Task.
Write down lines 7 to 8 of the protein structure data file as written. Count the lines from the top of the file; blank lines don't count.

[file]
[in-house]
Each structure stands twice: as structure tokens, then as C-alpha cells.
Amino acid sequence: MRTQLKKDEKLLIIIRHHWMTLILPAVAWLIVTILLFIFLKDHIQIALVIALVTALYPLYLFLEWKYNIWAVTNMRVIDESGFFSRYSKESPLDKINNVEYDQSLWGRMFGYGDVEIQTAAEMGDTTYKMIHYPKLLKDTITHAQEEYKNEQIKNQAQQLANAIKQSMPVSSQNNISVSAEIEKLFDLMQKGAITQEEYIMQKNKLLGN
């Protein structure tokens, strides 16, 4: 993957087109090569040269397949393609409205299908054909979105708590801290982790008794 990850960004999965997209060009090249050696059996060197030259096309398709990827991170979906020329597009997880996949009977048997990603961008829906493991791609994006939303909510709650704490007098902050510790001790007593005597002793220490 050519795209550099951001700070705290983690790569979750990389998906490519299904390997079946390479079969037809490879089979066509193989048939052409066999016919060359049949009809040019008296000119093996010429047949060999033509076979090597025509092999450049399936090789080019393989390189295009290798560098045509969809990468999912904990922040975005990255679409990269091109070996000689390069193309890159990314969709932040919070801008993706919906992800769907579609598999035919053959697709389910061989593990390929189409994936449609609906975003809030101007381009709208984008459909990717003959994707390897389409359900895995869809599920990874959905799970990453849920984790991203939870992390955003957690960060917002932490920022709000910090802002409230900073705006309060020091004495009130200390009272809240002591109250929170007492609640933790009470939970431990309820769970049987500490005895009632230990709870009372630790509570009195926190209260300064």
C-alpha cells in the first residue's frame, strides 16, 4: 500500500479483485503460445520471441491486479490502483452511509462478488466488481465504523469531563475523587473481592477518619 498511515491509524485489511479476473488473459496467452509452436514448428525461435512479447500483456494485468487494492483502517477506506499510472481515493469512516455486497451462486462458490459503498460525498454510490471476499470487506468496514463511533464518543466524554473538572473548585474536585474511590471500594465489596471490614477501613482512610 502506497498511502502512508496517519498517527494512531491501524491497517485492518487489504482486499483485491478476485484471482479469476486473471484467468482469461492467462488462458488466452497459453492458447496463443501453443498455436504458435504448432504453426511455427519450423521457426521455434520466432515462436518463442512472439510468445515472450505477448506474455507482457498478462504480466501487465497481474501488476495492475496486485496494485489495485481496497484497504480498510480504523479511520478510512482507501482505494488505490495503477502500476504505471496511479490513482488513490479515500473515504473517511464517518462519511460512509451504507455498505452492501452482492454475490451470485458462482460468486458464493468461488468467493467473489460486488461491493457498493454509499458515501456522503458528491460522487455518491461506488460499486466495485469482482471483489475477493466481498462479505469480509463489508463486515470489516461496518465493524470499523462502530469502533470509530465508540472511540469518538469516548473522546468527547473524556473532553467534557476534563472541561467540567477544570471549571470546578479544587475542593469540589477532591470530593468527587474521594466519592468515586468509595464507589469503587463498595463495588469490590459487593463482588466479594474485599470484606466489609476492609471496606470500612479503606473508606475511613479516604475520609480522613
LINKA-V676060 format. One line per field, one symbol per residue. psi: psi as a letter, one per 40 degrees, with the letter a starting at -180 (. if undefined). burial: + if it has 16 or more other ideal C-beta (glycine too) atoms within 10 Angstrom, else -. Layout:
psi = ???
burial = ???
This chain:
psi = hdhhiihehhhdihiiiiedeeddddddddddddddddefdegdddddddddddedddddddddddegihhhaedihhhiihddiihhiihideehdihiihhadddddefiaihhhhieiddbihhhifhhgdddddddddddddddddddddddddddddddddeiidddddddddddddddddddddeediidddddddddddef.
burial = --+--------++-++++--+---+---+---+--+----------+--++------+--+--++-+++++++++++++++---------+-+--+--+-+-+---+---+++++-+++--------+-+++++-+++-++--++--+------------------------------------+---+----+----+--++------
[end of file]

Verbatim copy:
psi = ???
burial = ???